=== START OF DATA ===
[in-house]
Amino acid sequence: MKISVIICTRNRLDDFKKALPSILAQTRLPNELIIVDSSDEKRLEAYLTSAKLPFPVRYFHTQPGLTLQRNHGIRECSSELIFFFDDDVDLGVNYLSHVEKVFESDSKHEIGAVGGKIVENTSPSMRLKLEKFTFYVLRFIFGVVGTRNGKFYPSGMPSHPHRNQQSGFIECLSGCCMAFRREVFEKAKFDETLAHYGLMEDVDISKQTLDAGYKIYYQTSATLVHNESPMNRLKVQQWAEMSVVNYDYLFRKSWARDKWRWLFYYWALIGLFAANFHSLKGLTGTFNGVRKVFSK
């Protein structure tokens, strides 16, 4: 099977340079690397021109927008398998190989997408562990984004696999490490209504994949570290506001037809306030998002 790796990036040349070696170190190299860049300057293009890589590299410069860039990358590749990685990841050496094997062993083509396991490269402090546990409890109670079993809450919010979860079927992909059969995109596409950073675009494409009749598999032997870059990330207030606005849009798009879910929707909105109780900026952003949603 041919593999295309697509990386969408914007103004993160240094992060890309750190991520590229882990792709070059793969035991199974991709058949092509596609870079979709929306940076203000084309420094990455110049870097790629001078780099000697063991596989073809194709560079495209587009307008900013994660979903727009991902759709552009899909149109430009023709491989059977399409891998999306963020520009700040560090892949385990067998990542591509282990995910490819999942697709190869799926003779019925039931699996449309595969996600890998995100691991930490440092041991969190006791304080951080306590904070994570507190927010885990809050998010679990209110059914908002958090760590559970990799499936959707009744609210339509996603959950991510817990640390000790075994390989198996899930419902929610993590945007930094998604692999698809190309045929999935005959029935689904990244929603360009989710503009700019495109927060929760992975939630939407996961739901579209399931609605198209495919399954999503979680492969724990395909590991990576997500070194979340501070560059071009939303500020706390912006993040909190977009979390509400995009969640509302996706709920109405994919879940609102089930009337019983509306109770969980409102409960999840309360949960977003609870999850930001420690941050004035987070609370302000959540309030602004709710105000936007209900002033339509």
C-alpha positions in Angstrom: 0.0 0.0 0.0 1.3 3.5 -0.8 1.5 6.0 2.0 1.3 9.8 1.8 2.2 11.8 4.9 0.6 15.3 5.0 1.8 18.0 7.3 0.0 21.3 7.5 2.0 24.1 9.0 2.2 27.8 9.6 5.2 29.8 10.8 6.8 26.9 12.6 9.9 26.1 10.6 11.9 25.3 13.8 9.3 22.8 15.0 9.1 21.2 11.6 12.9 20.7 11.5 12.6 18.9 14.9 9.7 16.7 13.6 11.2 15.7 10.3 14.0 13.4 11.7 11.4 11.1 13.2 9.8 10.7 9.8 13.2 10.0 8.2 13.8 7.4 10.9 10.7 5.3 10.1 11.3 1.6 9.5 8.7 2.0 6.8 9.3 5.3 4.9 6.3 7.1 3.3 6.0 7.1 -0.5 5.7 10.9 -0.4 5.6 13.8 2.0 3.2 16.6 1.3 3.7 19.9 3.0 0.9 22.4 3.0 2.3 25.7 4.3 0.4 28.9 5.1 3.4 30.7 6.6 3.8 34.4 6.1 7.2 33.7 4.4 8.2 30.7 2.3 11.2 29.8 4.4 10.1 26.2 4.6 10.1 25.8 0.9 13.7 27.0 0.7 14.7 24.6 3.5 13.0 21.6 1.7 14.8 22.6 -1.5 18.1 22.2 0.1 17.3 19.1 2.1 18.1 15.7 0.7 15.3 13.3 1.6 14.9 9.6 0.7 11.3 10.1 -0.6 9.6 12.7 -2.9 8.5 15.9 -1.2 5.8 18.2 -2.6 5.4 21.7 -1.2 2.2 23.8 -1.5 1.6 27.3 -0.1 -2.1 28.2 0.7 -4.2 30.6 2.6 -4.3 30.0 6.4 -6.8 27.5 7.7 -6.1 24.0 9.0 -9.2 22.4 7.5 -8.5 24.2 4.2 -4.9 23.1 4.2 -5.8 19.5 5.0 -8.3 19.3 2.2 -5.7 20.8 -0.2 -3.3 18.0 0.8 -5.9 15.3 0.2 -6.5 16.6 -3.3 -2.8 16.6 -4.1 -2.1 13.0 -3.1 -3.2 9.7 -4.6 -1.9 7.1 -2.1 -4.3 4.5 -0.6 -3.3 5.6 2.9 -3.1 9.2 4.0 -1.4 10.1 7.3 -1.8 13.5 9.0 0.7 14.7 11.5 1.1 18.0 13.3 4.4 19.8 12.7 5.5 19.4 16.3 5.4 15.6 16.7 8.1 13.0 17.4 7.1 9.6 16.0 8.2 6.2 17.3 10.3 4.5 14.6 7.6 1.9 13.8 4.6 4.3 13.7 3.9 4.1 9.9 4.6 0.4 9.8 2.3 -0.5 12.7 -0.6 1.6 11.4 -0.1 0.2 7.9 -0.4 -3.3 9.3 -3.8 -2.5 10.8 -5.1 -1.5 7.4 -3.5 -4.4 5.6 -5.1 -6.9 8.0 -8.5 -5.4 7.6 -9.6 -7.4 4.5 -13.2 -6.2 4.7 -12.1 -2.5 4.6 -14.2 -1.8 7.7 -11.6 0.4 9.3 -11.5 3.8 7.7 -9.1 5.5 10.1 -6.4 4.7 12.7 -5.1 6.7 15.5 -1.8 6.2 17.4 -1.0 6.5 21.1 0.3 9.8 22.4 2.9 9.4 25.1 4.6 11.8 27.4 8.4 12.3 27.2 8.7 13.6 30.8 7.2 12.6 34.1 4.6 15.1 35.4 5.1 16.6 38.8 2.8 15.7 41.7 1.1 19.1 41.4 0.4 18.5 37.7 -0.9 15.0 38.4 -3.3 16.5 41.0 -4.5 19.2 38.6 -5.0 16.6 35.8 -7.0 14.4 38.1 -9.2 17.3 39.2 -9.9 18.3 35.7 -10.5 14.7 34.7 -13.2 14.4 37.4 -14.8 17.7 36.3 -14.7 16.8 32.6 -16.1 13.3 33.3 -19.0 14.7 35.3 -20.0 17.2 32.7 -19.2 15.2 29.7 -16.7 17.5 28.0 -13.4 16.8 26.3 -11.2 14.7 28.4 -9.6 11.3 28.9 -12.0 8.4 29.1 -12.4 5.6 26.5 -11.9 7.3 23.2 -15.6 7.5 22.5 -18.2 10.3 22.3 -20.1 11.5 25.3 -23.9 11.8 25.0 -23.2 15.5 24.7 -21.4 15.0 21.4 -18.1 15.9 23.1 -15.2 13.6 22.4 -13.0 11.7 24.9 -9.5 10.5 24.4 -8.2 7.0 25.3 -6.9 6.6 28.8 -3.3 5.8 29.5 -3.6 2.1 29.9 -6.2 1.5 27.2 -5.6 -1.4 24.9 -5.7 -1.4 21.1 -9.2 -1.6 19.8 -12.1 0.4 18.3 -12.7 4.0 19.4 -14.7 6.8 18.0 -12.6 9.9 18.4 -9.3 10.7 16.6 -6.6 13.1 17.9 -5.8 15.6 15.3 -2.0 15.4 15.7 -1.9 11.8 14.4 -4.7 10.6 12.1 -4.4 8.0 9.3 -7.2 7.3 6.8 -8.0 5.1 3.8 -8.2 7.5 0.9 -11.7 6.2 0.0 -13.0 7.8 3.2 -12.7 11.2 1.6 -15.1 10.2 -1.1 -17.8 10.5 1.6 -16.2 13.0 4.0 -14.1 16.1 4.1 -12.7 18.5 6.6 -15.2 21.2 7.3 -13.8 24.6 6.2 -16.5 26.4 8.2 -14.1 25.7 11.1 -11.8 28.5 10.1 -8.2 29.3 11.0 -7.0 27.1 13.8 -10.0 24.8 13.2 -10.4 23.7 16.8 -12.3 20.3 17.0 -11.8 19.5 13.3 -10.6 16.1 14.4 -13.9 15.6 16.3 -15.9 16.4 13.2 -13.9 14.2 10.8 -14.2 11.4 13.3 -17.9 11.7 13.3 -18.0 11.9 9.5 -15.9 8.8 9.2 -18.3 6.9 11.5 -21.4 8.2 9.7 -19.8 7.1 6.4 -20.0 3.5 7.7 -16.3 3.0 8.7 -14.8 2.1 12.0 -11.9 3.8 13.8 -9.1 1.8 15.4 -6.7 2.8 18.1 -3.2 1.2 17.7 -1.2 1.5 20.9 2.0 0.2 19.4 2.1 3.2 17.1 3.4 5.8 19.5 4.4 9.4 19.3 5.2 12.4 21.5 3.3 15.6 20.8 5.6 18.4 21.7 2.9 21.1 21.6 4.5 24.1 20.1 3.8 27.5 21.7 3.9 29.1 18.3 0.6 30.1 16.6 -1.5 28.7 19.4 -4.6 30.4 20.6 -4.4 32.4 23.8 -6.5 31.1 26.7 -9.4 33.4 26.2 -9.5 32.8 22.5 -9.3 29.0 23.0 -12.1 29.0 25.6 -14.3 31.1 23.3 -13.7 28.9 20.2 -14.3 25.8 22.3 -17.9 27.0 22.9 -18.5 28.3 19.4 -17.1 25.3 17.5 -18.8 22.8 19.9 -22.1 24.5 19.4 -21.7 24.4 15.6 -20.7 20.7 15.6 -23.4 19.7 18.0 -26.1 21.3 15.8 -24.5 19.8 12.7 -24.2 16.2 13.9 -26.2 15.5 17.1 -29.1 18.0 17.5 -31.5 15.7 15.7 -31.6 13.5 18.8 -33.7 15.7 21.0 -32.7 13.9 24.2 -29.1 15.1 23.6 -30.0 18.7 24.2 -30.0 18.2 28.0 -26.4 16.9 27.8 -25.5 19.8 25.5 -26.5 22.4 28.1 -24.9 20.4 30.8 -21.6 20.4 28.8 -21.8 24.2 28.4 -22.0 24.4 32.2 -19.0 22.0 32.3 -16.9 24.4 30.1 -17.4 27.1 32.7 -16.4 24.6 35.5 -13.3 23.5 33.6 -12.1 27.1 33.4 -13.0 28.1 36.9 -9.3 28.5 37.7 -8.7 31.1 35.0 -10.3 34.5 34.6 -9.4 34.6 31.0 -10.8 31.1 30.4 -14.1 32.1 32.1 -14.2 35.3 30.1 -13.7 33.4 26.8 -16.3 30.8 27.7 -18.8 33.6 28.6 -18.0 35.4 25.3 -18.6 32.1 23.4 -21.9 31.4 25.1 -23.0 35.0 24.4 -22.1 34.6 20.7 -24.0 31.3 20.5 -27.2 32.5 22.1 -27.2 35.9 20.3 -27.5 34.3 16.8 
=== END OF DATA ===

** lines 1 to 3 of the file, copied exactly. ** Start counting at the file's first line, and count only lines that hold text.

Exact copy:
[in-house]
Amino acid sequence: MKISVIICTRNRLDDFKKALPSILAQTRLPNELIIVDSSDEKRLEAYLTSAKLPFPVRYFHTQPGLTLQRNHGIRECSSELIFFFDDDVDLGVNYLSHVEKVFESDSKHEIGAVGGKIVENTSPSMRLKLEKFTFYVLRFIFGVVGTRNGKFYPSGMPSHPHRNQQSGFIECLSGCCMAFRREVFEKAKFDETLAHYGLMEDVDISKQTLDAGYKIYYQTSATLVHNESPMNRLKVQQWAEMSVVNYDYLFRKSWARDKWRWLFYYWALIGLFAANFHSLKGLTGTFNGVRKVFSK
């Protein structure tokens, strides 16, 4: 099977340079690397021109927008398998190989997408562990984004696999490490209504994949570290506001037809306030998002 790796990036040349070696170190190299860049300057293009890589590299410069860039990358590749990685990841050496094997062993083509396991490269402090546990409890109670079993809450919010979860079927992909059969995109596409950073675009494409009749598999032997870059990330207030606005849009798009879910929707909105109780900026952003949603 041919593999295309697509990386969408914007103004993160240094992060890309750190991520590229882990792709070059793969035991199974991709058949092509596609870079979709929306940076203000084309420094990455110049870097790629001078780099000697063991596989073809194709560079495209587009307008900013994660979903727009991902759709552009899909149109430009023709491989059977399409891998999306963020520009700040560090892949385990067998990542591509282990995910490819999942697709190869799926003779019925039931699996449309595969996600890998995100691991930490440092041991969190006791304080951080306590904070994570507190927010885990809050998010679990209110059914908002958090760590559970990799499936959707009744609210339509996603959950991510817990640390000790075994390989198996899930419902929610993590945007930094998604692999698809190309045929999935005959029935689904990244929603360009989710503009700019495109927060929760992975939630939407996961739901579209399931609605198209495919399954999503979680492969724990395909590991990576997500070194979340501070560059071009939303500020706390912006993040909190977009979390509400995009969640509302996706709920109405994919879940609102089930009337019983509306109770969980409102409960999840309360949960977003609870999850930001420690941050004035987070609370302000959540309030602004709710105000936007209900002033339509």